There are few habits as universally odd as that of tucking your thumb in when you sleep. But there’s a reason for this strange behavior — and it’s not just for comfort. It’s because you’re trying to keep the evils of nightmares at bay with the old “tiger’s claw” trick. While its origins aren’t entirely clear, the practice of this odd habit has been around for many centuries. Read on to discover why people tuck their thumbs in when they sleep and its historical significance
Why Do I Tuck My Thumb In My Hand When I Sleep?
When we sleep, our bodies produce the hormone melatonin, which aids in the production of serotonin, a hormone that promotes feelings of calmness and happiness. Tucking your thumbs into your fists while sleeping blocks the flow of melatonin, which in turn increases the levels of serotonin. This essentially gives you a free, natural therapy session to relax and de-stress before going to bed. It’s important to note that this thumb-tucking trick works best for those who suffer from mild anxiety in the first place. If you suffer from severe anxiety, tucking your thumbs into your fists while sleeping may make the symptoms worse.
Studies show that when we sleep our breathing rate slows down, causing us to take in less air than we need. Tucking your thumbs into your fists while you sleep forces your hands to stay open so that your thumb is always tucked into your palm. This keeps your hands from closing up, which helps your breathing stay normal as you sleep. Thanks to our thumbs, our hands are the only part of our bodies that aren’t entirely self-sufficient. While holding something with your left hand, for example, the thumb of your right hand is likely to be tucked into your palm. This means that the muscles of your thumbs are always being used, even when you’re asleep.
Increased Hand Muscle Flexibility
When you sleep with your thumbs tucked into your fists, your hands stay open. This means that the muscles that control your hands are engaged and flexible. The more you use your hand muscles, the more flexible they become. This is especially important for the elderly and people who suffer from arthritis and other joint-related diseases. Keeping your hands open while sleeping improves flexibility, which in turn helps prevent the onset of arthritis and carpal tunnel syndrome.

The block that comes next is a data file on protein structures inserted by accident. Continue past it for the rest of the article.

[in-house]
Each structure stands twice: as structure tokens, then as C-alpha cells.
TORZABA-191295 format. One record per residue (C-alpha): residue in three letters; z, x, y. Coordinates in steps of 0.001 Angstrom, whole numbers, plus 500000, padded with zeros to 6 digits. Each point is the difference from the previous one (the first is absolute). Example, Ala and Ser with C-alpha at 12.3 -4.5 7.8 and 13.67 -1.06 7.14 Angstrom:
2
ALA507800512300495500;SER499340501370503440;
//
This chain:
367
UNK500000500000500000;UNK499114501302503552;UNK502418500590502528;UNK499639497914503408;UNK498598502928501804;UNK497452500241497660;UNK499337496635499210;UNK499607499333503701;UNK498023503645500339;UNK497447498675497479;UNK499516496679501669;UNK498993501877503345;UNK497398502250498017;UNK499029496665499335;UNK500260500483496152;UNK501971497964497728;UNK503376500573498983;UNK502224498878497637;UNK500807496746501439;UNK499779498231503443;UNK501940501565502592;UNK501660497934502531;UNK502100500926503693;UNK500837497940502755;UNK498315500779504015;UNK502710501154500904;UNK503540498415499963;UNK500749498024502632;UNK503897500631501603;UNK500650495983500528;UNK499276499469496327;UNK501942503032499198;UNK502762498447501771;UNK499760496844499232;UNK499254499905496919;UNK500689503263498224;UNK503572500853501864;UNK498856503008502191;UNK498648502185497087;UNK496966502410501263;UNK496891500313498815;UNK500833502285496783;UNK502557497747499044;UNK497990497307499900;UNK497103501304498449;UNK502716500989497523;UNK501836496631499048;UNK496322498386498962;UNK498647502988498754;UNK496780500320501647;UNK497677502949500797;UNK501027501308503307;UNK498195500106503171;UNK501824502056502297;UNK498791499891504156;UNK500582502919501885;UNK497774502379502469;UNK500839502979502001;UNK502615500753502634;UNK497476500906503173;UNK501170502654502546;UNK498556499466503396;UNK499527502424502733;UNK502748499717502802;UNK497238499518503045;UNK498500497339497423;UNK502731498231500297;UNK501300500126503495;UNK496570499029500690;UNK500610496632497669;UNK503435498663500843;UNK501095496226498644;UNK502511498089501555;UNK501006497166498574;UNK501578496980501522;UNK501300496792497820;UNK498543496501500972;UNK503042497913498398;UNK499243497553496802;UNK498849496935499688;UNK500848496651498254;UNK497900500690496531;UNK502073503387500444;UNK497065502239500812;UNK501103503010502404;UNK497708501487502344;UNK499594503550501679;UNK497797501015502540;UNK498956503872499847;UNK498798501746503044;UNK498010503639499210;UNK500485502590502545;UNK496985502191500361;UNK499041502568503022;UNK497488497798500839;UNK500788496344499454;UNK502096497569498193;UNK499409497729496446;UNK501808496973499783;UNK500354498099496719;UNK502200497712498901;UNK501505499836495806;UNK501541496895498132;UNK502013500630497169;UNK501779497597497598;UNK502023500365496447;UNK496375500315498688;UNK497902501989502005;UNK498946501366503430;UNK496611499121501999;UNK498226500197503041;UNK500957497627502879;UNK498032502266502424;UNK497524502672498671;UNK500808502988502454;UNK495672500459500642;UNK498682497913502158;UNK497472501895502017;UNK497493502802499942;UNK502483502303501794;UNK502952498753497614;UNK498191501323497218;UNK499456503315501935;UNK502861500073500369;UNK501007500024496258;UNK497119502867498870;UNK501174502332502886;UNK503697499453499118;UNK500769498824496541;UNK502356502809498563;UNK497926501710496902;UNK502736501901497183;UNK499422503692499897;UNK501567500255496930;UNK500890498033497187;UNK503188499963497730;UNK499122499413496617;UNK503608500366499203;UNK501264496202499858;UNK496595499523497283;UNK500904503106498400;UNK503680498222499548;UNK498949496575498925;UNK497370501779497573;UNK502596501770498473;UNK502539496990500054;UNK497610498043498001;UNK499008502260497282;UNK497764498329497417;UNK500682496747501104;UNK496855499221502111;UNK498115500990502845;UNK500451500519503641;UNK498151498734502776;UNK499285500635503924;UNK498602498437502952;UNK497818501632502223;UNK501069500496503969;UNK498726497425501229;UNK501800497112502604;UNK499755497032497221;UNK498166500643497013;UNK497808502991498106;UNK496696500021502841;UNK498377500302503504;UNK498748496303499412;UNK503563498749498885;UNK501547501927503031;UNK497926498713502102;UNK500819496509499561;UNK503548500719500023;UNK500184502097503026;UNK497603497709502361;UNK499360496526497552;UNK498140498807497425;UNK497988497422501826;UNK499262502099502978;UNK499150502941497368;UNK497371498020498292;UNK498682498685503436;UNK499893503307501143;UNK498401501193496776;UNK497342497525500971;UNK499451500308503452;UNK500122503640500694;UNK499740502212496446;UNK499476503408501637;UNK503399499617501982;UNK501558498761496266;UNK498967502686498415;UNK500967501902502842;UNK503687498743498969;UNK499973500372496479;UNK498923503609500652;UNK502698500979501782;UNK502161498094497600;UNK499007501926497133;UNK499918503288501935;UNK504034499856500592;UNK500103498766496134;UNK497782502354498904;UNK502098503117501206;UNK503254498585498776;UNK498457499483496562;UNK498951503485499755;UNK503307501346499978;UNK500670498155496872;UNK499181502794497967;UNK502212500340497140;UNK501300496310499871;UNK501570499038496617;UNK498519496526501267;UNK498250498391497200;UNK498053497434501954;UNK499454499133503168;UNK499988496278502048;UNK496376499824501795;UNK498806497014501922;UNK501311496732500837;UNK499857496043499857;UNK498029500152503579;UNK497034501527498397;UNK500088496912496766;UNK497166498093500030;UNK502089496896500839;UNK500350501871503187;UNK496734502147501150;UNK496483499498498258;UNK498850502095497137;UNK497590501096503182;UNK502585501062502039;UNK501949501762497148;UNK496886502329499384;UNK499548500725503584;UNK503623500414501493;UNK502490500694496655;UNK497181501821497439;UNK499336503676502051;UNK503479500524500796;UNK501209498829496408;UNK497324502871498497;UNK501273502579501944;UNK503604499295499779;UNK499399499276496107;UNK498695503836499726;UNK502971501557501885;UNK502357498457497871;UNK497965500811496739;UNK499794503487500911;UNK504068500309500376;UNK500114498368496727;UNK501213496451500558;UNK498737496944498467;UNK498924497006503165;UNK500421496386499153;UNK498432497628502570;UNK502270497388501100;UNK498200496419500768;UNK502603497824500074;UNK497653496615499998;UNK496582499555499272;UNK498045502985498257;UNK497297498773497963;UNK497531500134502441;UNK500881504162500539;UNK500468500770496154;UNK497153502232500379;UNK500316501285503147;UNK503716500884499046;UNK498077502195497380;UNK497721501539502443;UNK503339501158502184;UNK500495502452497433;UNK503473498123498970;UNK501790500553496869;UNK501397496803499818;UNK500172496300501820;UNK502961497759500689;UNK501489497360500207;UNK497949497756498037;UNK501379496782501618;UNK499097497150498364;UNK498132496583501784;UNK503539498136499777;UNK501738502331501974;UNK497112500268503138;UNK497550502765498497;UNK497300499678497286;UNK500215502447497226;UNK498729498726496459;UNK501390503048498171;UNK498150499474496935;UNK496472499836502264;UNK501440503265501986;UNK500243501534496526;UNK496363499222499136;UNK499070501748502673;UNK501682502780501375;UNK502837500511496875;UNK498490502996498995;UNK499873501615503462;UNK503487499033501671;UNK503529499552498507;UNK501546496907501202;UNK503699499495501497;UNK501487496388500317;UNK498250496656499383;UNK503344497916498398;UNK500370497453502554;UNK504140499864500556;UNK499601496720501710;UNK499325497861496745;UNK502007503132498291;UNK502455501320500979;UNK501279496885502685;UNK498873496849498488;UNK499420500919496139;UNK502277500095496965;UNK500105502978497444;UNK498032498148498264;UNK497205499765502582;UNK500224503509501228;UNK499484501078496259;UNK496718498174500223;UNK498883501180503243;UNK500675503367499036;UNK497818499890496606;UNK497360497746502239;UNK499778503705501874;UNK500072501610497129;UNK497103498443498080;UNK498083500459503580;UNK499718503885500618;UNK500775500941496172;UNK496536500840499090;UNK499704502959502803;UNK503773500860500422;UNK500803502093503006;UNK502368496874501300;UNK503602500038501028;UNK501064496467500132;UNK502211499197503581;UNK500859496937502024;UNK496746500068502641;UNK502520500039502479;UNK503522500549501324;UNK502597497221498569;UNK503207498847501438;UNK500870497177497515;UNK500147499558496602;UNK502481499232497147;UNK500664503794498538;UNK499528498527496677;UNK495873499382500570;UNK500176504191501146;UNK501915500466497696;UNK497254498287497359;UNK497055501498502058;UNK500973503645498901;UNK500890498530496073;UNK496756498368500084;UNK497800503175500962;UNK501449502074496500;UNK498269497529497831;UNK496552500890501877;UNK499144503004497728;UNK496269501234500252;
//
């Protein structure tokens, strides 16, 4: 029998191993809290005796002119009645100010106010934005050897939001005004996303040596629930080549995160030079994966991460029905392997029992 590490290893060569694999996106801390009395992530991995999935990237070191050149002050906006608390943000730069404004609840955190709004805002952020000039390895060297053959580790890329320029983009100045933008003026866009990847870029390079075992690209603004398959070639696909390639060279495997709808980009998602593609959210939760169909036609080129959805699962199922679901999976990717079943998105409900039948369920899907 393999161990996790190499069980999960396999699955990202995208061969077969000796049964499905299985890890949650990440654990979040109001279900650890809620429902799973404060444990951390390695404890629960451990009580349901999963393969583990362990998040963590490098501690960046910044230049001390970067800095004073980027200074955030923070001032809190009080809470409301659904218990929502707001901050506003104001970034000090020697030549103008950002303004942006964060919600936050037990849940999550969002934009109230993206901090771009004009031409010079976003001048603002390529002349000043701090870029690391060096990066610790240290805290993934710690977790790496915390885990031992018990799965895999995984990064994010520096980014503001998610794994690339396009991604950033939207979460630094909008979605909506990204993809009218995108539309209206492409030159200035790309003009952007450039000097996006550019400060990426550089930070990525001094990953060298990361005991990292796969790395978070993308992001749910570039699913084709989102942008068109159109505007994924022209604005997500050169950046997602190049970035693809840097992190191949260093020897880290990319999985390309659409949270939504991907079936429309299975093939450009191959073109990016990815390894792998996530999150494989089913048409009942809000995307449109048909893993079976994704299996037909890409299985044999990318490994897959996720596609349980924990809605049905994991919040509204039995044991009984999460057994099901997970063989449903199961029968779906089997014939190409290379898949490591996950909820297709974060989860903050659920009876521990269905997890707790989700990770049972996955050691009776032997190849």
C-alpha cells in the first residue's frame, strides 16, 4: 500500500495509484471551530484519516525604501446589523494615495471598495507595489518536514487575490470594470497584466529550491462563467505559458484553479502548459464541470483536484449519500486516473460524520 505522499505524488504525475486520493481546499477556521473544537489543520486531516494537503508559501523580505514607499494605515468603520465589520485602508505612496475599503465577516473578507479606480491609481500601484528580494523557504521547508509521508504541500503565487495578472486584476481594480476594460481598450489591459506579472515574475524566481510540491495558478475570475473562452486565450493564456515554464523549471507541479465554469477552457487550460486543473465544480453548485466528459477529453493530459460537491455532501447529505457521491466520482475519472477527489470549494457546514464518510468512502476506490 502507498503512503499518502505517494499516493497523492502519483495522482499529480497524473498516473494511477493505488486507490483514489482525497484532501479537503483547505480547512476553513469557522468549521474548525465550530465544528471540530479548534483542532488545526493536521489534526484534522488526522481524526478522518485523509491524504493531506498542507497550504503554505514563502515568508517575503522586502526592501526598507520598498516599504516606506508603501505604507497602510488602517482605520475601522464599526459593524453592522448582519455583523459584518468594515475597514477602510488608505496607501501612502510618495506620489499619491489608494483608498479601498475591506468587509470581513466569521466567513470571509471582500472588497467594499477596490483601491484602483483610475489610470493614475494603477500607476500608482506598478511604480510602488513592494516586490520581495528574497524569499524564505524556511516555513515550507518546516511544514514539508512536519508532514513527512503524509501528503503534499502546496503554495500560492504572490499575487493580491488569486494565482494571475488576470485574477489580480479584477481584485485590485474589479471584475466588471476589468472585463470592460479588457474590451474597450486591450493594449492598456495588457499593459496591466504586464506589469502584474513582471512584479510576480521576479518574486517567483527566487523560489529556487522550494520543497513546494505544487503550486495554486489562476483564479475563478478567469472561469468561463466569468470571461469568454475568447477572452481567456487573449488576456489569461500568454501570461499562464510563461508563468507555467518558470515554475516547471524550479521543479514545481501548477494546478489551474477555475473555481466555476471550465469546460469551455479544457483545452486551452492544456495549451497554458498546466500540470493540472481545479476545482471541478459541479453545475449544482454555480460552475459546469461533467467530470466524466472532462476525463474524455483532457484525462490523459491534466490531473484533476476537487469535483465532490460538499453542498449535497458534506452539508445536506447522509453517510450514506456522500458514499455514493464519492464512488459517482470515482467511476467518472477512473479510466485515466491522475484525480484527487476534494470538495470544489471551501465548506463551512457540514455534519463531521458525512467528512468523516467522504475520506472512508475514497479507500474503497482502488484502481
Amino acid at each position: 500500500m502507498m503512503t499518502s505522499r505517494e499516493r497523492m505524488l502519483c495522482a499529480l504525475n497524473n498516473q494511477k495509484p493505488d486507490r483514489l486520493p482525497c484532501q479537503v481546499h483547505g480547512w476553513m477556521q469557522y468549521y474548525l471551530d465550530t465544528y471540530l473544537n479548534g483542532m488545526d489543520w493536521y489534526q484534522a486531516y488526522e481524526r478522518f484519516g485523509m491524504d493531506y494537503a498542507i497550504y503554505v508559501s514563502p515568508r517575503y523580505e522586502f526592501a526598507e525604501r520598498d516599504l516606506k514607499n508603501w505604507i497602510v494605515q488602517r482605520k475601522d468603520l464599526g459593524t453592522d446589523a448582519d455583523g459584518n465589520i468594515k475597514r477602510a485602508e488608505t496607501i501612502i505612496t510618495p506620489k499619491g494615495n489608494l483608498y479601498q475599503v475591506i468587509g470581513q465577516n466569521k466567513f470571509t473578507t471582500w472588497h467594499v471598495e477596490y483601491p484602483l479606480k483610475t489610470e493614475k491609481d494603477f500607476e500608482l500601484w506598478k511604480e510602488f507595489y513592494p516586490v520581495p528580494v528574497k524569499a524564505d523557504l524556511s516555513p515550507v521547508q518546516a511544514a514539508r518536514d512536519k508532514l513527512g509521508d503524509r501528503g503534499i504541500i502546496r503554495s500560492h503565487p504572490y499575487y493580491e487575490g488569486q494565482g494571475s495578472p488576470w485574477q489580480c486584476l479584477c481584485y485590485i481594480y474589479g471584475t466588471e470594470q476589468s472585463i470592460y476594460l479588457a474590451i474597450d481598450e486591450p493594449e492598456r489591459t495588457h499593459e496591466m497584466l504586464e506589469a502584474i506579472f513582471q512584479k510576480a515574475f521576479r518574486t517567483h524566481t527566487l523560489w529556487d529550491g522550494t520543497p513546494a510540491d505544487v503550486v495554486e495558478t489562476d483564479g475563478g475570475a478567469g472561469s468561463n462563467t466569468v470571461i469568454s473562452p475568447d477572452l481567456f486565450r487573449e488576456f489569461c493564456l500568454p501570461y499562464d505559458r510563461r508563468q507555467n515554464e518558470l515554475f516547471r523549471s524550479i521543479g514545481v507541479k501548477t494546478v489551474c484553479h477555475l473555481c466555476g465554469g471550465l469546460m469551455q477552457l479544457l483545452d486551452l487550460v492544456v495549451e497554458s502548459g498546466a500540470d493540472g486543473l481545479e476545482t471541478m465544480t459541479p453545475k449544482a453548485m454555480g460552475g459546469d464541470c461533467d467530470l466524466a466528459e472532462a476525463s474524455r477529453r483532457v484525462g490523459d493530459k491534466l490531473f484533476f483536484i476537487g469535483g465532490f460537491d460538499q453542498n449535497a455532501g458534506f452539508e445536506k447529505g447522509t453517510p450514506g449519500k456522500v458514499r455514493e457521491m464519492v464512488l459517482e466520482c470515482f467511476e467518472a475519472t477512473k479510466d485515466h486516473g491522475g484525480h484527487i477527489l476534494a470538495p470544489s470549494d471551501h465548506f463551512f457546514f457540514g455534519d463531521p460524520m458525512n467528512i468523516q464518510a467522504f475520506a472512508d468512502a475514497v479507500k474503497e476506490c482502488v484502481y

In Chinese medicine, the liver is believed to be the organ that “processes” emotions. Tucking your thumbs into your fists promotes open-palm sleeping positions, which in turn activates the liver and promotes feelings of serenity and relaxation. This aids in digestion since the liver is responsible for breaking down food and getting rid of harmful toxins in the body. When you’re feeling stressed out and frazzled, your body experiences a rush of fight-or-flight hormones, which are great in times of danger but terrible for everyday life. These hormones put your liver (and the rest of your body) into overdrive, causing it to work overtime and become sluggish when it’s not needed. Sleeping with your thumbs tucked into your fists activates your liver and keeps it running smoothly even when you’re asleep.
It gives you stability and comfort.
If you’re a thumb-tucker, you may find that it gives you stability and comfort while you’re sleeping. It’s just one more thing that keeps both of your hands away from your face and mouth while you’re sleeping, which can help you to breathe better. If you’re a side-sleeper, keeping both of your hands away from your face will help to keep you from snoring, as well as keep your partner from getting poked in the eye.